The clock was winding down to 00:00 in the annual Everett High School Seniors versus Staff game as I received the basketball on the right wing from Byron Lewellen. With no other real ball-handlers on the court for the E.H.S. staff at that point and the score tied, the responsibility fell squarely on my shoulders to advance the ball and try to find a way to win this one for the reputation of the staff.
I relished the moment.
Not because I am a great ball-handler. Heck, I’m not even a good ball handler. But this was the annual game for bragging rights. It was the first one in the new and improved “Pit.”
And, truthfully, this was all just for fun.
But for that one moment, I put aside my desire to “ham it up.” I wanted to make this dramatic. No fake pulled hammie. No bucket of confetti trick like Curly Neal and Meadowlark Lemon used to do. Just a behind-the-back dribble at mid-court to slip by the lunging young defender and then a dribble straight down the middle of the lane toward the basket.
Here’s where my reality got the better of me. Yes, I had been crafty enough to get the behind-the-back dribble executed, but I know my strengths. And my weaknesses.
In all my years of playing basketball, I have never made a game-winning basket. So, armed with that knowledge and the burning desire to give every one of the over 1,000 students in the stands a memorable finish to a sloppy game, I looked for someone else to be the real hero.
Inexplicably, in the far corner hanging out at the three-point line, absolutely unguarded, was our ringer, Rachel Zupke, the young substitute teacher/JV girls basketball coach who had played basketball at Seattle Pacific University and had made shot after shot all afternoon to keep the staff in the game.
With only seconds left on the clock, and a defender coming up to stop me at the top of the key, I no-looked passed the ball to Zupke and then I raced under the left baseline in anticipation of a possible last-ditch offensive rebound if Rachel happened to miss.
Fortunately, there was no need for a rebound as Zupke’s shot made a perfect swish to end the game.
And put a dagger in the heart of the seniors.
My emotions can sometimes get the best of me, so perhaps my impersonation of Michael Jordan’s celebration after nailing the shot against Craig Ehlo was going too far.
But this was the staff’s “One Shining Moment.” And I was out there during ‘crunch time.’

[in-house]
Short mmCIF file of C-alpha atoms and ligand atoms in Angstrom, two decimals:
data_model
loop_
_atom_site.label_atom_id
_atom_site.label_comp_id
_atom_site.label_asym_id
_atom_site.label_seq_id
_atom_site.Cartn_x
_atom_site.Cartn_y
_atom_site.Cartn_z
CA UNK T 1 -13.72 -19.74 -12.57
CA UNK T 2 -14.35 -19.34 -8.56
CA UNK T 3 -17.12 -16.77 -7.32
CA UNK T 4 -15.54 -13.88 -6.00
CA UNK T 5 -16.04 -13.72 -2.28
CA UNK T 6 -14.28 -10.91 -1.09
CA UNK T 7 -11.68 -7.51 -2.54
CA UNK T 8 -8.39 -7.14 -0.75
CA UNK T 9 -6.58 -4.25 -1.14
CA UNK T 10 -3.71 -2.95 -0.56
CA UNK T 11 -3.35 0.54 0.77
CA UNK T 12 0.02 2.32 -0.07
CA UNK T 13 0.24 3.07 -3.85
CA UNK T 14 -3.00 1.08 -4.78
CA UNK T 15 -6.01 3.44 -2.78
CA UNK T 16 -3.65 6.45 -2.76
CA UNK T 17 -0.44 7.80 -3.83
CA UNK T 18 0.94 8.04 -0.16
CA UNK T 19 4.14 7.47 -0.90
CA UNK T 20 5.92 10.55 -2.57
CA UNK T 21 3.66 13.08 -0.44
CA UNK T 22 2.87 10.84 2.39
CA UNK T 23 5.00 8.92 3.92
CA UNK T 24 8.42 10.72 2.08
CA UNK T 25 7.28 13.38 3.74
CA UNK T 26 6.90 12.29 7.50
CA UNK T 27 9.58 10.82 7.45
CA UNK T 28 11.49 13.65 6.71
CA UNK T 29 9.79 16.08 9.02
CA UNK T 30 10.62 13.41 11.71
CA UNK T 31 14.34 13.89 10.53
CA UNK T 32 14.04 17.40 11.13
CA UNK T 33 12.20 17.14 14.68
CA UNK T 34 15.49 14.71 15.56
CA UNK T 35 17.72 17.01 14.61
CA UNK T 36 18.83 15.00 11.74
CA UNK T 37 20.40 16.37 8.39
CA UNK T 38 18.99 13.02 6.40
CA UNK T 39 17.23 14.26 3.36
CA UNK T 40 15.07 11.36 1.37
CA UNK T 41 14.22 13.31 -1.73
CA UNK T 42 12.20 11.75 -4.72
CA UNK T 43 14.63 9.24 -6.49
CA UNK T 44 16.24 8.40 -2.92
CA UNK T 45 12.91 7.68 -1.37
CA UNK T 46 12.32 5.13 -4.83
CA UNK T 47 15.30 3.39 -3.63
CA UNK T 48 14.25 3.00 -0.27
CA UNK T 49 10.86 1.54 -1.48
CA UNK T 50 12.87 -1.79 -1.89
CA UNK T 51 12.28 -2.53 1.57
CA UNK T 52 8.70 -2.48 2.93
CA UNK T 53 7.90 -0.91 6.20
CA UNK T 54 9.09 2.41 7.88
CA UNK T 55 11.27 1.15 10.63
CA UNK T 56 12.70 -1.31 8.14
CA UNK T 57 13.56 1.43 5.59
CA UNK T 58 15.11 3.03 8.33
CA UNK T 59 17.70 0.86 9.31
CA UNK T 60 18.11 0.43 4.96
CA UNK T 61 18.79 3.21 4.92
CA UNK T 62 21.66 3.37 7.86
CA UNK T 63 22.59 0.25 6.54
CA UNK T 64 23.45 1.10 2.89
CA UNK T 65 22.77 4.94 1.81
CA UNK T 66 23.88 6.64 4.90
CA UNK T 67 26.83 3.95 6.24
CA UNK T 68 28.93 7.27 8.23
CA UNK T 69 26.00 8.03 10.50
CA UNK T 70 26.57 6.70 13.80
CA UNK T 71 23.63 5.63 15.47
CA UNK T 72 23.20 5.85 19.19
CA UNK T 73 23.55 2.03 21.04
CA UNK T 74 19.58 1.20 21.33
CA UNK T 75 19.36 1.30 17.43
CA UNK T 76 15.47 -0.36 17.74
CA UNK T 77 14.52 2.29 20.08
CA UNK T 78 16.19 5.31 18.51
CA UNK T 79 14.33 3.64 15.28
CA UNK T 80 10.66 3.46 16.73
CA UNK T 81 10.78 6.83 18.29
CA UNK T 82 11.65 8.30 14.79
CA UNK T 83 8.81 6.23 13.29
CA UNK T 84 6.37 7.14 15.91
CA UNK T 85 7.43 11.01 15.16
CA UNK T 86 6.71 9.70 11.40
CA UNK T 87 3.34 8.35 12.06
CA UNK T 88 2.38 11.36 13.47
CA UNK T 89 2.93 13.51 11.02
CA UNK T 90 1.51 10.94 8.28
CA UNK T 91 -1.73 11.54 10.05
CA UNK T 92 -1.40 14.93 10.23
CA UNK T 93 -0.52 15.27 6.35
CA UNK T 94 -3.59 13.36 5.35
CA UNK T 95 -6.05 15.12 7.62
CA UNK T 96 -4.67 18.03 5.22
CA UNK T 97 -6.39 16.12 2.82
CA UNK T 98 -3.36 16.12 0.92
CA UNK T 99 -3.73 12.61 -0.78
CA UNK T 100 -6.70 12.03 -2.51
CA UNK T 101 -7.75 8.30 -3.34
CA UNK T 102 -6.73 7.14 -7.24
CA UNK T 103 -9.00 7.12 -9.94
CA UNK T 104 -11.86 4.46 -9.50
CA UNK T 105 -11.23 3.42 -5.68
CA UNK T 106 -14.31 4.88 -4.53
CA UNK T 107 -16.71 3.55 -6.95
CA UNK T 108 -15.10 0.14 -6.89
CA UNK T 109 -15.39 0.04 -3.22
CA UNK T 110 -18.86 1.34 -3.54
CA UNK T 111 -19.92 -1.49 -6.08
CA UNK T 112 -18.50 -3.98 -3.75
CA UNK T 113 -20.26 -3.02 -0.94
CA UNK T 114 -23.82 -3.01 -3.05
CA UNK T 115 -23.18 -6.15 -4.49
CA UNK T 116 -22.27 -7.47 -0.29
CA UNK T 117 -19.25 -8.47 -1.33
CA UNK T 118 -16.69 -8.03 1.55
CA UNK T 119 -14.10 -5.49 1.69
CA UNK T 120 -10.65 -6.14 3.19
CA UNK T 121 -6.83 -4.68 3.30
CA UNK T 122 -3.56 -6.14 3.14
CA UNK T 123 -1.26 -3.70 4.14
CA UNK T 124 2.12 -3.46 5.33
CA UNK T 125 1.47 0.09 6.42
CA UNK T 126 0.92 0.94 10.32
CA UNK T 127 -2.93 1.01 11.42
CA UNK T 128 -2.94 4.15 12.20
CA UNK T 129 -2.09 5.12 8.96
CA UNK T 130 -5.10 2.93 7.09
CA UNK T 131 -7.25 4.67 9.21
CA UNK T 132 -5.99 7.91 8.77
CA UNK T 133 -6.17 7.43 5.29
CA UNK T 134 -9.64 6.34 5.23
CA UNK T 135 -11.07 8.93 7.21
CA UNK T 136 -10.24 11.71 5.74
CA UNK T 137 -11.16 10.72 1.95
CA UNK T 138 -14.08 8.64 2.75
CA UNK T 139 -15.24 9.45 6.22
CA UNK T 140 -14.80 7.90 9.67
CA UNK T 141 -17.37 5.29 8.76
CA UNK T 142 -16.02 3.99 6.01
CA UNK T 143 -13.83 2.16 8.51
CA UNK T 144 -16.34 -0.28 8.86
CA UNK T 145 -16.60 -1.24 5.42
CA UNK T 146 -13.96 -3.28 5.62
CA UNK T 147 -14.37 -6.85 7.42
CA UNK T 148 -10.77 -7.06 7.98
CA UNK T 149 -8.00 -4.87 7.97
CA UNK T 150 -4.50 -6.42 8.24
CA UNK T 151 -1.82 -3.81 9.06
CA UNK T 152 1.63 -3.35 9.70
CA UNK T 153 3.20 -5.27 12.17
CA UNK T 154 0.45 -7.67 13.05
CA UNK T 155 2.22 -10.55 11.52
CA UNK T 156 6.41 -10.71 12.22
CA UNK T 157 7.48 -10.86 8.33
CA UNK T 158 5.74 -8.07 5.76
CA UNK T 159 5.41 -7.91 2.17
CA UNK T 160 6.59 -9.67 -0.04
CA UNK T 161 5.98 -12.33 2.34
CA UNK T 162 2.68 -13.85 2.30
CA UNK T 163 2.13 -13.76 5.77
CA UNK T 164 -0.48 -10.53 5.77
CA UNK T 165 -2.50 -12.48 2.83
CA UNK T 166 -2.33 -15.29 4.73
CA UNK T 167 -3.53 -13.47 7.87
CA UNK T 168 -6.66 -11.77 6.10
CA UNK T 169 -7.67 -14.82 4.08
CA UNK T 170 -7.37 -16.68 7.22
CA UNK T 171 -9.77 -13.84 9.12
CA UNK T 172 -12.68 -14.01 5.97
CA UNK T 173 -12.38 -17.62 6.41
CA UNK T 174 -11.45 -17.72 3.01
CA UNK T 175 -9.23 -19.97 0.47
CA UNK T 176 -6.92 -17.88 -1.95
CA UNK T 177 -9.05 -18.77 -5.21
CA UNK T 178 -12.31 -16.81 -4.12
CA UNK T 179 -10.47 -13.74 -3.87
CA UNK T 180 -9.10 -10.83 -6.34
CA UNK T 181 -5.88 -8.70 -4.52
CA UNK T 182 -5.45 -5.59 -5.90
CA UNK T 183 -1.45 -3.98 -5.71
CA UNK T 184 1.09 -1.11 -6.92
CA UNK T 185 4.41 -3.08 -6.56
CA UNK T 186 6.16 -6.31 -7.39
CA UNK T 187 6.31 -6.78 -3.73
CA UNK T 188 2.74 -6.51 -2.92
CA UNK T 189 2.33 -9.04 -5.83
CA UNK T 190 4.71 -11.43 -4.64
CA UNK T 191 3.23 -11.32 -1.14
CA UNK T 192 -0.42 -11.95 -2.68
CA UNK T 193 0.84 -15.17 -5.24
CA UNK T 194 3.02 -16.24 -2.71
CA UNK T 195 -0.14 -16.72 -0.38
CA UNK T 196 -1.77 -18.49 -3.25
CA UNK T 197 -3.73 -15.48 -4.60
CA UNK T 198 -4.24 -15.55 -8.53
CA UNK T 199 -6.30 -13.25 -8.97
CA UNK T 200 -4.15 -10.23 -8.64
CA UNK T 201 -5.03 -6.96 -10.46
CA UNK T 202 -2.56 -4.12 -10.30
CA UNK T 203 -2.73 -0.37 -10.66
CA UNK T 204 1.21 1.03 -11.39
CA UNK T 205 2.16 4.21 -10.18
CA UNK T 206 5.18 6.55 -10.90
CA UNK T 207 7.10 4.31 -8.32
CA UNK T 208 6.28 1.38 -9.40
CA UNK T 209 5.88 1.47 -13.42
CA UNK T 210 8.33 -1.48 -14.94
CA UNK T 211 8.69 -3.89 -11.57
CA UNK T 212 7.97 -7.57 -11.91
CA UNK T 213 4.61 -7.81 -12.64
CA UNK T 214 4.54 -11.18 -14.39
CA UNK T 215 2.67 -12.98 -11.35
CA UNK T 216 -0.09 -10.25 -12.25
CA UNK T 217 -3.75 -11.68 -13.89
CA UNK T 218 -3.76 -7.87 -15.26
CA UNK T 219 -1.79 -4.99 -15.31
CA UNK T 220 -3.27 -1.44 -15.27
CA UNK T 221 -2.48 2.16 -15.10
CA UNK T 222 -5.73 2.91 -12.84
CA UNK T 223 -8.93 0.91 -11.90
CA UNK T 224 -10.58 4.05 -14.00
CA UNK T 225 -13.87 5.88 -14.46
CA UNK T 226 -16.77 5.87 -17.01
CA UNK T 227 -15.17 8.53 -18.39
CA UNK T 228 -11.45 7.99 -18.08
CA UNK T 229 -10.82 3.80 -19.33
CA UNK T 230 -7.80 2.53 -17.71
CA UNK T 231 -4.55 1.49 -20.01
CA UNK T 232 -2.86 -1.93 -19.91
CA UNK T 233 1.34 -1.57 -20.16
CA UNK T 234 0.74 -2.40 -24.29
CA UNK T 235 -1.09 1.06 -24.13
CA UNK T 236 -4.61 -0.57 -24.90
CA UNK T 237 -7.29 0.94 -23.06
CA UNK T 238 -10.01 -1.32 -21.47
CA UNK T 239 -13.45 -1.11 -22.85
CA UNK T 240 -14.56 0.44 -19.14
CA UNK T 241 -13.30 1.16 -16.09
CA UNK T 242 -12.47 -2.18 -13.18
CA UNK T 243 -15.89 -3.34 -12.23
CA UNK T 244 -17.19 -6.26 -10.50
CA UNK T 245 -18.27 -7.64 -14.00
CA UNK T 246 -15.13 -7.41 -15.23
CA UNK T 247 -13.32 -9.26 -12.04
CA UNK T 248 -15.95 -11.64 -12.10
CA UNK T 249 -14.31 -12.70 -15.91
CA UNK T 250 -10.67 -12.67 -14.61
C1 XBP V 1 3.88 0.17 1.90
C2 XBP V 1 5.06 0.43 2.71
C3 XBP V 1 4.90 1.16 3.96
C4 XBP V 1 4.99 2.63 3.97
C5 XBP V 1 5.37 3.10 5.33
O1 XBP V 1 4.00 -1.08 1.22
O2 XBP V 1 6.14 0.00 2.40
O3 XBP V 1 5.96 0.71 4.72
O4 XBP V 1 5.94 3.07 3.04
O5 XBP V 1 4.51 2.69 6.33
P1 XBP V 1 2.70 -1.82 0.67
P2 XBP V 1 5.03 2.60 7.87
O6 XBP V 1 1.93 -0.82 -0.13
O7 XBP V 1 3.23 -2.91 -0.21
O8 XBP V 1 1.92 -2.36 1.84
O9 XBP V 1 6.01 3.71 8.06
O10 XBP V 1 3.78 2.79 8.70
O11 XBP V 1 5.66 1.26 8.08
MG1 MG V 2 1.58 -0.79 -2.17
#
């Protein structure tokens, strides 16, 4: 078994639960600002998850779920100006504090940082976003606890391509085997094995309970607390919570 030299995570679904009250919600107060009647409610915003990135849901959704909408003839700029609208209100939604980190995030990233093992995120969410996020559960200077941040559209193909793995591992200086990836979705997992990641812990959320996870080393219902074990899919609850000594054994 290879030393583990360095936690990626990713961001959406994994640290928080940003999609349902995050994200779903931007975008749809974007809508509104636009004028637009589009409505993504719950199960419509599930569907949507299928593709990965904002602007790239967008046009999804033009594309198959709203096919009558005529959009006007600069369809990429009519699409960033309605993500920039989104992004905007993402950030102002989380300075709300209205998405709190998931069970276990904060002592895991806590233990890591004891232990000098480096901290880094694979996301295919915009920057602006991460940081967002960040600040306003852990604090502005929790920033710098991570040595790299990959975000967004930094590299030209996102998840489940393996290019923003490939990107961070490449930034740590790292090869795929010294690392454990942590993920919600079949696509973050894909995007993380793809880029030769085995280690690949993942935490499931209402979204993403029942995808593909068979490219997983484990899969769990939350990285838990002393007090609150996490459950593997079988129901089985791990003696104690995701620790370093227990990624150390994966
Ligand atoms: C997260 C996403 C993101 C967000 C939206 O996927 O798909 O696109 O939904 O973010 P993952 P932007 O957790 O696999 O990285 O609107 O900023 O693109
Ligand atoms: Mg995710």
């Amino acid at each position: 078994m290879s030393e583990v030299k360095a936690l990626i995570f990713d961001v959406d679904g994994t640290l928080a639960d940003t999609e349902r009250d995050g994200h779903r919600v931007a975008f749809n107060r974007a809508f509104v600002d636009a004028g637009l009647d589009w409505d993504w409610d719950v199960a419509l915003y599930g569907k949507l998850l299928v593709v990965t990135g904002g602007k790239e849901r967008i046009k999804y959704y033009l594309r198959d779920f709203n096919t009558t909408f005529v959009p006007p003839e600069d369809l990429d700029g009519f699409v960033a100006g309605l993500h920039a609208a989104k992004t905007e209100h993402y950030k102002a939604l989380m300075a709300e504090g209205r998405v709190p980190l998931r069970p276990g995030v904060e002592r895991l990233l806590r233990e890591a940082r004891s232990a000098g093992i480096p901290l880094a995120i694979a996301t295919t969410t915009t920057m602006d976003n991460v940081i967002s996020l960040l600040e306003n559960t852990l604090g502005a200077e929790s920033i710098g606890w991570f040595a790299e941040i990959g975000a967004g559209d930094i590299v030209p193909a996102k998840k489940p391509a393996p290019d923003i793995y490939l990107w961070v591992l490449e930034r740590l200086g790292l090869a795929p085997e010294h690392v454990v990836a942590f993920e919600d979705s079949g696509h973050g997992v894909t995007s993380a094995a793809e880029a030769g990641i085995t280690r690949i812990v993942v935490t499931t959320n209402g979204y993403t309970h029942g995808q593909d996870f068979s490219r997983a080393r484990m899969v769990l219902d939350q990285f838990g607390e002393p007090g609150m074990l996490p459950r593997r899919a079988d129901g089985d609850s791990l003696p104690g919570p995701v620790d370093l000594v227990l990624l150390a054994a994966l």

A year ago, that wouldn’t have happened. A year ago, Coach Darrell Olson wouldn’t have even considered putting me out there with the game on the line. Nor would I have wanted to since, a year ago, I was in no condition to effectively run up and down the court for more than a couple of times.
My, what a difference a year makes.
This time around, partly because I have been working out at CrossFit Marysville for three months and partly because I have been playing basketball with a bunch of older guys on a regular basis, I was able to hang with the young guns.
Suffice it to say that I probably had at least 15 years on the next youngest player on the staff team. In fact, prior to the game, one of my students came up to me and snidely asked, “Isn’t there an age limit in this game?” And Mike MacCormac, the announcer for the game, confided afterward that he was worried I was going to pull something out there as I ran around like a scalded dog.
A year ago, I did pull a muscle. A year ago, I was gasping for breath and begging for a substitute within a minute of being on the court.
The beauty of getting in good shape is that you get the opportunity to be involved in these memorable moments.
I will cherish the times I got to go ‘head-to-head’ with my two sons who played in this game. I also have felt a sense of pride over having many of my former Everett Parks/Everett Boys &Girls Club/AAU players — both boys and girls — playing against me in this special game.
I wouldn’t want to be in the stands for this. And I hope I can be doing the same thing for another decade of so. Even if it eventually comes down to simply throwing the bucket of confetti into the unsuspecting crowd.